The Big Event
by Anne John-Ligali
Constance Jeffries is excited when she gets the chance to meet up with virtual friends at a get-together in a London hotel. She’s been tweeting and messaging her lovely friends for years and feels they must be just as excited to finally meet her in person too.
Or so she hopes.
A short story about the importance of ‘real’ friendships and how it’s the little things that matter the most.
ABOUT THE AUTHOR :-
Anne John-Ligali is a writer and the founder of Books and Authors UK, a popular website featuring author interviews and book reviews. She loves all things books: reading, writing, going to book events, and meeting other book lovers. She has written a series of short stories and is currently writing her first novel.
Anne has always loved stories and read many books as a child, including the entire Sweet Valley High and Caitlyn series. Her interest in writing fiction came years later, when she began writing for pleasure in 2007. Since then, Anne has been writing on and off and enjoys participating in writing groups. Twice in 2014, she won the monthly Novelicious Pintrest Prompt Fiction Competition.
When Anne is not writing, she is likely to be at soft play with her kids, taking long evening walks in Hyde Park, making green smoothies, window shopping, or having a pampering session at her local beauty salon (whenever she gets the chance). She can also be found watching box sets (albeit with a bit of shame at still having to catch up on Scandal, Grey’s, and Downton).
Originally from Peterborough, Anne now lives in London. After moving to London, she studied graphic design at the University of Arts and has held a number IT administration jobs in the city. Anne continues writing and aspires to write more women’s fiction books, a non-fiction book and several children’s books.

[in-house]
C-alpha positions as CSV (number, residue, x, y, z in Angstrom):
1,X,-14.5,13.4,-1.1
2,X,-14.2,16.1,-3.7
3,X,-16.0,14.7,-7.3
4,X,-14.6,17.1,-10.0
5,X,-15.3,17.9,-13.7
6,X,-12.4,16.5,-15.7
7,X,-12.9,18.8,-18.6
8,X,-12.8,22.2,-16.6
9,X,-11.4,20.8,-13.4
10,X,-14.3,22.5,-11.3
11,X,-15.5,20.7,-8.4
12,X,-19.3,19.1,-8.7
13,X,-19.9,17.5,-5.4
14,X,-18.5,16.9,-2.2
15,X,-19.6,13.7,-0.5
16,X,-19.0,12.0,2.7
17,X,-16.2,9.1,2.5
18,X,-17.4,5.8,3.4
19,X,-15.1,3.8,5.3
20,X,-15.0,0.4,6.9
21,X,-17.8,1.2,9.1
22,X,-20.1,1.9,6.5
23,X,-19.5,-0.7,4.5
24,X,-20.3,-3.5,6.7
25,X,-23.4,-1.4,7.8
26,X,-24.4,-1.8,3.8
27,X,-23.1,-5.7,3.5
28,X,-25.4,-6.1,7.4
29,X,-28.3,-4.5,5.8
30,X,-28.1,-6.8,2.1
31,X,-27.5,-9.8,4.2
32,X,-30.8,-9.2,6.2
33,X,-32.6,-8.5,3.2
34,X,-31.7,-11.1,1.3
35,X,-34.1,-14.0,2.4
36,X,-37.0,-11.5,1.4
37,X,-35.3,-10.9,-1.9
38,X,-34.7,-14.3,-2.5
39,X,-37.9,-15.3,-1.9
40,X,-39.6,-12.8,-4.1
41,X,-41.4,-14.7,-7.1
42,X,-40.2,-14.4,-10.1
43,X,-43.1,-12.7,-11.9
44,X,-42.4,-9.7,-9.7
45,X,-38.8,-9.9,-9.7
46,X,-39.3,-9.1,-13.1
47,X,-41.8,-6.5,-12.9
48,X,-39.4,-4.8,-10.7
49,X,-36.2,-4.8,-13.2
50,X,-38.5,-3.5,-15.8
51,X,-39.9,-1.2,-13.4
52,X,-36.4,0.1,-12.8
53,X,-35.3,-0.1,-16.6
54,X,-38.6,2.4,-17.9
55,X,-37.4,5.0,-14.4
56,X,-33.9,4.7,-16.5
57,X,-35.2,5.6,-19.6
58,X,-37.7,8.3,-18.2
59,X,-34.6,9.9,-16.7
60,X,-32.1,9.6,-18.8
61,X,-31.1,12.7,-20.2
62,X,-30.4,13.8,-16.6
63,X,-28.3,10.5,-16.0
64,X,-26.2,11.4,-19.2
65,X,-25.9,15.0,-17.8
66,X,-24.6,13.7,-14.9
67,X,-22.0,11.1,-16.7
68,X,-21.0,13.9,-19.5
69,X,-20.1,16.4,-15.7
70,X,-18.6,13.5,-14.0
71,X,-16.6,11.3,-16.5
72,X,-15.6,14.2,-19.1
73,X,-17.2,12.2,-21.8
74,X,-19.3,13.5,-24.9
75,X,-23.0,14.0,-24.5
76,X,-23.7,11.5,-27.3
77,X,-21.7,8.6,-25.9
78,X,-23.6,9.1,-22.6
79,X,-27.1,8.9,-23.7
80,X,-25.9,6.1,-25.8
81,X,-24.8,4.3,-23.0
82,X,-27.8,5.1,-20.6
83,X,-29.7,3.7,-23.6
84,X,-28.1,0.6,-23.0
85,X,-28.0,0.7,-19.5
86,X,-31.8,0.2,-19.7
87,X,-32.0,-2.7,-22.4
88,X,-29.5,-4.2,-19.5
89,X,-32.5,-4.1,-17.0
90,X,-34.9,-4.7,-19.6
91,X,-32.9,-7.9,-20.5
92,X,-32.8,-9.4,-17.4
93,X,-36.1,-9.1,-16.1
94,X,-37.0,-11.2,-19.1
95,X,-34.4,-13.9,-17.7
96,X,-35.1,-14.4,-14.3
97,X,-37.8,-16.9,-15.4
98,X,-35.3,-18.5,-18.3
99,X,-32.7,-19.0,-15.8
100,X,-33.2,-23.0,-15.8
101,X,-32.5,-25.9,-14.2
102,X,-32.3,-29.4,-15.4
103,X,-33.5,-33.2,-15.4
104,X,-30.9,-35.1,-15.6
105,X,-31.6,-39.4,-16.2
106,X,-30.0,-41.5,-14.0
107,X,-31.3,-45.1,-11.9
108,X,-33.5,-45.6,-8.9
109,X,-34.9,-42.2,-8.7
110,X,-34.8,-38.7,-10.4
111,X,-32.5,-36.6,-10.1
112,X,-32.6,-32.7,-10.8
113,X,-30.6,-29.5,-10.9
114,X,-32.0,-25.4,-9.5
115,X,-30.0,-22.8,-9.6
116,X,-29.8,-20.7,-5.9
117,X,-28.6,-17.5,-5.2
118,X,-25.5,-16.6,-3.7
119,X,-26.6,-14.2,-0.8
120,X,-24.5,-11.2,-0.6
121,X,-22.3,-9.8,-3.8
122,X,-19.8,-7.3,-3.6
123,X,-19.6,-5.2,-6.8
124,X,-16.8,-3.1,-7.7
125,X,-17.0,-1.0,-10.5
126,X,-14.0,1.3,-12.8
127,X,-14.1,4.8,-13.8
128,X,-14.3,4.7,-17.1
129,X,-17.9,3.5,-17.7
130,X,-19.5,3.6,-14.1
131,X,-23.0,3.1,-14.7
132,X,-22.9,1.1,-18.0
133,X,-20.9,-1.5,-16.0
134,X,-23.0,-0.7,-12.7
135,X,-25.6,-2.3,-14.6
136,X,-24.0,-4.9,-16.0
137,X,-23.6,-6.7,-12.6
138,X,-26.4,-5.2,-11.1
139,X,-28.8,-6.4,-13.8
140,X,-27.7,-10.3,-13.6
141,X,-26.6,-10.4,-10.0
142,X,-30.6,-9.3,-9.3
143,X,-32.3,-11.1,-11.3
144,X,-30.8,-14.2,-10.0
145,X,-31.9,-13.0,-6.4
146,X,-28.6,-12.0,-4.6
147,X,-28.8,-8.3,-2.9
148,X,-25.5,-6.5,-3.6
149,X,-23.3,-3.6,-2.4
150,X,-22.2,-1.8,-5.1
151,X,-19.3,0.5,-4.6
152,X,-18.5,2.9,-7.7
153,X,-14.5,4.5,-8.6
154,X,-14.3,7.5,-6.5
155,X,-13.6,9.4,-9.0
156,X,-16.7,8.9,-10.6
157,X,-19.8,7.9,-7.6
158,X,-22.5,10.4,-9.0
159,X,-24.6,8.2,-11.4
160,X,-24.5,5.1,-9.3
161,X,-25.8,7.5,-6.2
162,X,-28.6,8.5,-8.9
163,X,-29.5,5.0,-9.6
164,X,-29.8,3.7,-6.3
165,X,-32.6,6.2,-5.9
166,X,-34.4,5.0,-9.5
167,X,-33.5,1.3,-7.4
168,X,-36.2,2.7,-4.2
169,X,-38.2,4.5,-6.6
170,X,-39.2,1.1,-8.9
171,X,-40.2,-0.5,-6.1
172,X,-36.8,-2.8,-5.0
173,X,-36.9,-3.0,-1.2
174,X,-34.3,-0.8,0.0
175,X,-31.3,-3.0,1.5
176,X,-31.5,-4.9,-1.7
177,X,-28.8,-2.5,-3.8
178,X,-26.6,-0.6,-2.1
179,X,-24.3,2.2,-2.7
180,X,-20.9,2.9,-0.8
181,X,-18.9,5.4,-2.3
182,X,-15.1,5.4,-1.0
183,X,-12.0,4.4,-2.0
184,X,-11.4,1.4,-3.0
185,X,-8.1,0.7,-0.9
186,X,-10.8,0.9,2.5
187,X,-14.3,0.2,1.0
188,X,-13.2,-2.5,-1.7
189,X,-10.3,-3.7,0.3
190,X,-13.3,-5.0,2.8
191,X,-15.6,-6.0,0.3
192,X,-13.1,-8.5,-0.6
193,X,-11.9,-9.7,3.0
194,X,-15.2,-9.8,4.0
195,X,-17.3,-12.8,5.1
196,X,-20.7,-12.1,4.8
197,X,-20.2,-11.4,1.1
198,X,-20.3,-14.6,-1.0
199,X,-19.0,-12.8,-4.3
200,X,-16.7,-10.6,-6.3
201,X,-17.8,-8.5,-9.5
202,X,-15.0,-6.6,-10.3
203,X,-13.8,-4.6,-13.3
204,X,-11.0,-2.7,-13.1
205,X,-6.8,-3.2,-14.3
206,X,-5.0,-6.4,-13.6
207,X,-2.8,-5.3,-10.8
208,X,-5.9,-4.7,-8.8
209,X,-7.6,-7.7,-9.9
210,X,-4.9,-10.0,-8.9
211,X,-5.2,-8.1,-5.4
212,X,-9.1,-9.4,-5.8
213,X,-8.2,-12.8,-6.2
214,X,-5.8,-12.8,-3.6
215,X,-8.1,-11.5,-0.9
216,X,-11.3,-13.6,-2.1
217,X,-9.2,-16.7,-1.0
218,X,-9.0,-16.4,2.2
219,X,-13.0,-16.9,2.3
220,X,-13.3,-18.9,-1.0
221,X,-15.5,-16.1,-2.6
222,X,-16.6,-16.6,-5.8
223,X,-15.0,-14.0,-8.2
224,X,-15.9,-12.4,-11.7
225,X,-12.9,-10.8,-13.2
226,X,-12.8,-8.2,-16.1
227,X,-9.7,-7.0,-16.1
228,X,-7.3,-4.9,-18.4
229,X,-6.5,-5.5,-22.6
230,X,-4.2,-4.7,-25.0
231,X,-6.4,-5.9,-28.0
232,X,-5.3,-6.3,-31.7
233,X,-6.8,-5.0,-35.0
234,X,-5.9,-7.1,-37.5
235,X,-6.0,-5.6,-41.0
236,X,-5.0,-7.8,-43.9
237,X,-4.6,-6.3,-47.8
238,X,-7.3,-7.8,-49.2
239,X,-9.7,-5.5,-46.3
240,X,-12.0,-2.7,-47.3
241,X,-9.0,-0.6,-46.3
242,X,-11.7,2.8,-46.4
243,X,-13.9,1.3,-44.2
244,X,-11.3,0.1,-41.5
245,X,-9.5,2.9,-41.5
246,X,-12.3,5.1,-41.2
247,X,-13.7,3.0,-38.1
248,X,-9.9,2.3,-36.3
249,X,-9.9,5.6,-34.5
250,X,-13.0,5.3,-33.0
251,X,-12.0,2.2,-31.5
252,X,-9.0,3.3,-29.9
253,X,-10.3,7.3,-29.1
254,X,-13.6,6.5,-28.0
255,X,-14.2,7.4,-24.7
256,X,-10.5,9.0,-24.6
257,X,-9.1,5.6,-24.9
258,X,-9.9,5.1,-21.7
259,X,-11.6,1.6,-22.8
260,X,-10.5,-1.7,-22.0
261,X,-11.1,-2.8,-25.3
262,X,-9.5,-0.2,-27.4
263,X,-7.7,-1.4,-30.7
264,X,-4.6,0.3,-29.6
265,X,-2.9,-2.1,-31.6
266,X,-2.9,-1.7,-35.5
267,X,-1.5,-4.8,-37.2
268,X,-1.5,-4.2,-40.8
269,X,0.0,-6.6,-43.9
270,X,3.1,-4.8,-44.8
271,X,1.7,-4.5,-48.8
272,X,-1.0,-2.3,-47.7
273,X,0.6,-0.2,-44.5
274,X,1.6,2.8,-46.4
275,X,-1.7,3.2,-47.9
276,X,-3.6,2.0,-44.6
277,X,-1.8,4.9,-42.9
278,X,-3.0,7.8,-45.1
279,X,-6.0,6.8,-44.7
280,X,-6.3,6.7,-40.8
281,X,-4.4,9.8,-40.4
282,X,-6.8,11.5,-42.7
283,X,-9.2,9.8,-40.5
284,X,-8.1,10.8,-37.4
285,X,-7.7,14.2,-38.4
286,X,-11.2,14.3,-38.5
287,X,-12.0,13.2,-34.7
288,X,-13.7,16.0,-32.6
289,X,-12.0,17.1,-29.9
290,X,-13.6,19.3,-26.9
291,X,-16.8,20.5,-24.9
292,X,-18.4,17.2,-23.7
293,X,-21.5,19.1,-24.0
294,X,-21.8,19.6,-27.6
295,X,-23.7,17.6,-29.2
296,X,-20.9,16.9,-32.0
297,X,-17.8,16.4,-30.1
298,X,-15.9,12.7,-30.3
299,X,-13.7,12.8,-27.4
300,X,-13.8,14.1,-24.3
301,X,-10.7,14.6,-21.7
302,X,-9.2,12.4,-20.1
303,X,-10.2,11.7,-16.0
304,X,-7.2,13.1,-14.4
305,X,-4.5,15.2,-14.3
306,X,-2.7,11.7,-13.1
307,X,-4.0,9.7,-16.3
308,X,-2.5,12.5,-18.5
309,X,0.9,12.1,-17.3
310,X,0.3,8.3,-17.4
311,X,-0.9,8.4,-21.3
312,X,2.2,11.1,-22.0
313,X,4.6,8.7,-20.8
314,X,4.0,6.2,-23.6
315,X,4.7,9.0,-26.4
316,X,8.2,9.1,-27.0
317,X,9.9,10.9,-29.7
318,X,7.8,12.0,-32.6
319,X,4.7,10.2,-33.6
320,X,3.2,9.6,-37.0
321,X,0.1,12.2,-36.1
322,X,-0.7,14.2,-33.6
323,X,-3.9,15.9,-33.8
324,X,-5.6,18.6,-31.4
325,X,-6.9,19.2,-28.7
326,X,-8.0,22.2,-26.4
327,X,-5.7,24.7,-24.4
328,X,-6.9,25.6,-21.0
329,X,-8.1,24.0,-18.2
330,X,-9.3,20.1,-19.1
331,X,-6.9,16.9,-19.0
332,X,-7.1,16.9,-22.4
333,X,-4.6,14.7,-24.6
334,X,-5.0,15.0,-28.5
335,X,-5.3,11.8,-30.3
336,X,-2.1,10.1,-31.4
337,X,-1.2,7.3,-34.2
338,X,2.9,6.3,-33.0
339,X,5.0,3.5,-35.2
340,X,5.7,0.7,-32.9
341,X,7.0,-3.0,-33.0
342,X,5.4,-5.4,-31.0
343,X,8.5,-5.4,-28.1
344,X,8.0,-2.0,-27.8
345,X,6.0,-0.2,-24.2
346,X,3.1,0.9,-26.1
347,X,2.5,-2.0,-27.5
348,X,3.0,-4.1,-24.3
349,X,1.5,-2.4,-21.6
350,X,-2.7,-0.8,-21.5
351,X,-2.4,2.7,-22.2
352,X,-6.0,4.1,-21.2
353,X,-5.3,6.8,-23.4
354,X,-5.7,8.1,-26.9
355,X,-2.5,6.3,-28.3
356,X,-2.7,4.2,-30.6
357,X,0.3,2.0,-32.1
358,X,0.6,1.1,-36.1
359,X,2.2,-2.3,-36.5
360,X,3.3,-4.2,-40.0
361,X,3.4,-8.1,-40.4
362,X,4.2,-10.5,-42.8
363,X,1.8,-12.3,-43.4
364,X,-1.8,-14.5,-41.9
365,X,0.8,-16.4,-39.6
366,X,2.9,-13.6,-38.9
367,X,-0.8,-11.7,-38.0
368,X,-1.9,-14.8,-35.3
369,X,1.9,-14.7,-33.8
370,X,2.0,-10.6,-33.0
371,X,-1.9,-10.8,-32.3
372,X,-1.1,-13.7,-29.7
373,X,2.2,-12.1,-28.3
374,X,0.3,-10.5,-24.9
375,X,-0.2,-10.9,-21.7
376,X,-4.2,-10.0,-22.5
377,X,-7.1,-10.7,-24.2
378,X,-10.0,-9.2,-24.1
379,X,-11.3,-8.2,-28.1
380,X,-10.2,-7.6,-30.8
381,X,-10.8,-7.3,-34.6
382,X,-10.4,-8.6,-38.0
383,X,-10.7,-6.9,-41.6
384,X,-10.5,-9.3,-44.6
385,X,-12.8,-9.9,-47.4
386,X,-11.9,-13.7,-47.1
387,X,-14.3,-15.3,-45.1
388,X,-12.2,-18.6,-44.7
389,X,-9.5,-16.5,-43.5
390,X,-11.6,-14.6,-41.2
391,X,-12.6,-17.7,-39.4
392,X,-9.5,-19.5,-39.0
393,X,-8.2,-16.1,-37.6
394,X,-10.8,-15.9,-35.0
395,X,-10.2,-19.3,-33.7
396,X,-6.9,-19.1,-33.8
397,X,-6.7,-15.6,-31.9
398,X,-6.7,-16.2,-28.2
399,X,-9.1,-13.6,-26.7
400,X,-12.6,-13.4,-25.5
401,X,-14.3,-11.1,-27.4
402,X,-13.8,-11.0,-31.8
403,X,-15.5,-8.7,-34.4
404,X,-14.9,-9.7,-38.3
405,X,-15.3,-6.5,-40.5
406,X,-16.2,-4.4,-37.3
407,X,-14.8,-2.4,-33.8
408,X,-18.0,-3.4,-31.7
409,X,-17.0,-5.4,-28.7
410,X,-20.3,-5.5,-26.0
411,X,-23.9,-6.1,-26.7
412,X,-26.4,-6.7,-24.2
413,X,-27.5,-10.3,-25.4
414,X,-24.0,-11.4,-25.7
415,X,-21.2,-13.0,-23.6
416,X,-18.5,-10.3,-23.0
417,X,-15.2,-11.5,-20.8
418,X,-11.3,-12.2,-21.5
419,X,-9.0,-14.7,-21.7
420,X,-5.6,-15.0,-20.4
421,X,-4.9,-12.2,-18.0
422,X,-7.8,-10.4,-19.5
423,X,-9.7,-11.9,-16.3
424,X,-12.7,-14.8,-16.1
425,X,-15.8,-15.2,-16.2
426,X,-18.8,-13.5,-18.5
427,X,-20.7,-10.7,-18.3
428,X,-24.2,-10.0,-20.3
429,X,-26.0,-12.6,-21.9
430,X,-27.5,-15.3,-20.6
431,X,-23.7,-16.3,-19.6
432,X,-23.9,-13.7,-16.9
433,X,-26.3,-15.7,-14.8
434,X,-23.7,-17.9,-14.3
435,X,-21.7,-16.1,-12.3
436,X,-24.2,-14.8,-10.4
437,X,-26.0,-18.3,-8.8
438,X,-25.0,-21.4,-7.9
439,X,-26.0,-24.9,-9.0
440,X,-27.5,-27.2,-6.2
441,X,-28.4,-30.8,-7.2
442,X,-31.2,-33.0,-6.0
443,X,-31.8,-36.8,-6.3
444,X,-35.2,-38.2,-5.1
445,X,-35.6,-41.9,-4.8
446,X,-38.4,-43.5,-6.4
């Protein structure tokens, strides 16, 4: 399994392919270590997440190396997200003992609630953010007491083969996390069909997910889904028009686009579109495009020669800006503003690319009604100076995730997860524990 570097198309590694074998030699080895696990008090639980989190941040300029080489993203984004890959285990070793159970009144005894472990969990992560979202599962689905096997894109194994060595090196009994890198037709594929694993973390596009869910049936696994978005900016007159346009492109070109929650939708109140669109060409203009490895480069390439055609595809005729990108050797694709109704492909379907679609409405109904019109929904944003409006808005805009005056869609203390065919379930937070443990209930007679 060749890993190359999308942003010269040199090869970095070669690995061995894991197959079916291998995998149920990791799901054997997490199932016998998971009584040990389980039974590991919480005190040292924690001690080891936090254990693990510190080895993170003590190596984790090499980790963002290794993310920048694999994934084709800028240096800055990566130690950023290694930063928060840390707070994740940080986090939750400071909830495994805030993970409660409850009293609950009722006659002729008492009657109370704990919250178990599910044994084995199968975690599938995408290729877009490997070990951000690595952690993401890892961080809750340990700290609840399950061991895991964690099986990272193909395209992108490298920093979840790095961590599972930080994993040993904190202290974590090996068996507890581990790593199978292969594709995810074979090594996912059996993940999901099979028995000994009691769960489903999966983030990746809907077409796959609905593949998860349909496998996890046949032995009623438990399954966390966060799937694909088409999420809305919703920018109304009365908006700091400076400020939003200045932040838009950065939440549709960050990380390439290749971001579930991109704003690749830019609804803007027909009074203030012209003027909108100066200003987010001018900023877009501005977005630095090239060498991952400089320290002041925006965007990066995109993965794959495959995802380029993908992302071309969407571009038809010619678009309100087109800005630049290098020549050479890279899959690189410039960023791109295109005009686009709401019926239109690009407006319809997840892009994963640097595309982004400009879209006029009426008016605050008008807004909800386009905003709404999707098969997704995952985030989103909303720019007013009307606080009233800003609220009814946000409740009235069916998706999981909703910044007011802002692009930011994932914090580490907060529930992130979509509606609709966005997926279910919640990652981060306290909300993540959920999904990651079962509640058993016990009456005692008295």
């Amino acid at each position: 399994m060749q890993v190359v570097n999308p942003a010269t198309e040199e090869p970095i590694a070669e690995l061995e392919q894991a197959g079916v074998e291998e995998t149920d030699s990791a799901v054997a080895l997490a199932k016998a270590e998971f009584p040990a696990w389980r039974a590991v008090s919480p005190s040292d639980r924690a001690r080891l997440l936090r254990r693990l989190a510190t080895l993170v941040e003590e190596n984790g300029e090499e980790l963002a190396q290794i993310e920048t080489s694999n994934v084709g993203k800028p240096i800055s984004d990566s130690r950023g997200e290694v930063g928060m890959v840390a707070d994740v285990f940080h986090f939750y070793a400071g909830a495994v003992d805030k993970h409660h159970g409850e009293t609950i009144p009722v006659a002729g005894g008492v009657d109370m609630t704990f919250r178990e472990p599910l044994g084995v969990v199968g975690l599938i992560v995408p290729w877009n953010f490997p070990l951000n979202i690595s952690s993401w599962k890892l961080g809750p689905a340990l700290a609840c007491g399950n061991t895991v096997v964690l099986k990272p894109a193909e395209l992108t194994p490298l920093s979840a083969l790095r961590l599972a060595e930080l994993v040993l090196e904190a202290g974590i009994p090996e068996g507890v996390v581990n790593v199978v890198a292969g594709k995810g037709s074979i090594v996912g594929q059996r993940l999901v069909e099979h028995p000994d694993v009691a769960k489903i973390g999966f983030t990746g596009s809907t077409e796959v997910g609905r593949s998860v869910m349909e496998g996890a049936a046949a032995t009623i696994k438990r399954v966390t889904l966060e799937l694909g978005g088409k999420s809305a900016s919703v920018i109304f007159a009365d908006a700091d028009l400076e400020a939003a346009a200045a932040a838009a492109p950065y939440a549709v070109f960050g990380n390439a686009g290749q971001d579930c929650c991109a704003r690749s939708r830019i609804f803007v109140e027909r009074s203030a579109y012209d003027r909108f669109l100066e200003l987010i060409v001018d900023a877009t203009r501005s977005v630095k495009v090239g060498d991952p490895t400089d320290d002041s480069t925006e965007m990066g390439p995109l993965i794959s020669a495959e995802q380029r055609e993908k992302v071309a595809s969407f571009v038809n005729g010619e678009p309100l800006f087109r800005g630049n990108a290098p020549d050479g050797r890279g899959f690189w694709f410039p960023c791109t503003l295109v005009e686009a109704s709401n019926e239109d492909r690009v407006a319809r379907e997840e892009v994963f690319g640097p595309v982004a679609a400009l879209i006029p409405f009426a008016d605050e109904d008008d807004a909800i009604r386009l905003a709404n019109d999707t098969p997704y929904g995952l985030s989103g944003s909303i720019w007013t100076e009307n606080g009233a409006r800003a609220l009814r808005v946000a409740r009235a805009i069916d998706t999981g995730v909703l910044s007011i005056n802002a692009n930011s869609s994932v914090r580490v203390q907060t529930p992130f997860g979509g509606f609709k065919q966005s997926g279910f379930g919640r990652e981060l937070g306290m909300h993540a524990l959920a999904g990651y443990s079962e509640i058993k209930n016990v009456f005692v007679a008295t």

A cute little story about connecting with people on social media, and how sometimes the perceptions we have of their personas are not always what we think. And sometimes, it hurts to think that you are not as important to them as they are to you.
But that sometimes, your importance to someone, your presence on social media, is more than you think.
Perceptions and reality are things we deal with a lot in the age of the internet, and I could feel Constance’s growing disillusion almost viscerally. And then her joy, how touched she was at the end.
I’ve been there, being disappointed by the reality of an online friend, but knowing I’d keep up the friendship anyway. Just because we didn’t click in person doesn’t mean we don’t still click online – but that disillusion remains. So I could understand Constance in a way.
I liked that it was a short story about the event itself. No build up, just dropped us straight off in the situation. It felt more real, it felt a bit like we were Constance, meeting these people for the first time and trying to match them up with what we thought we knew about them.
Definitely going to be looking out for the next one, especially if it involves the mysterious Maxwell Constance wouldn’t let herself think about?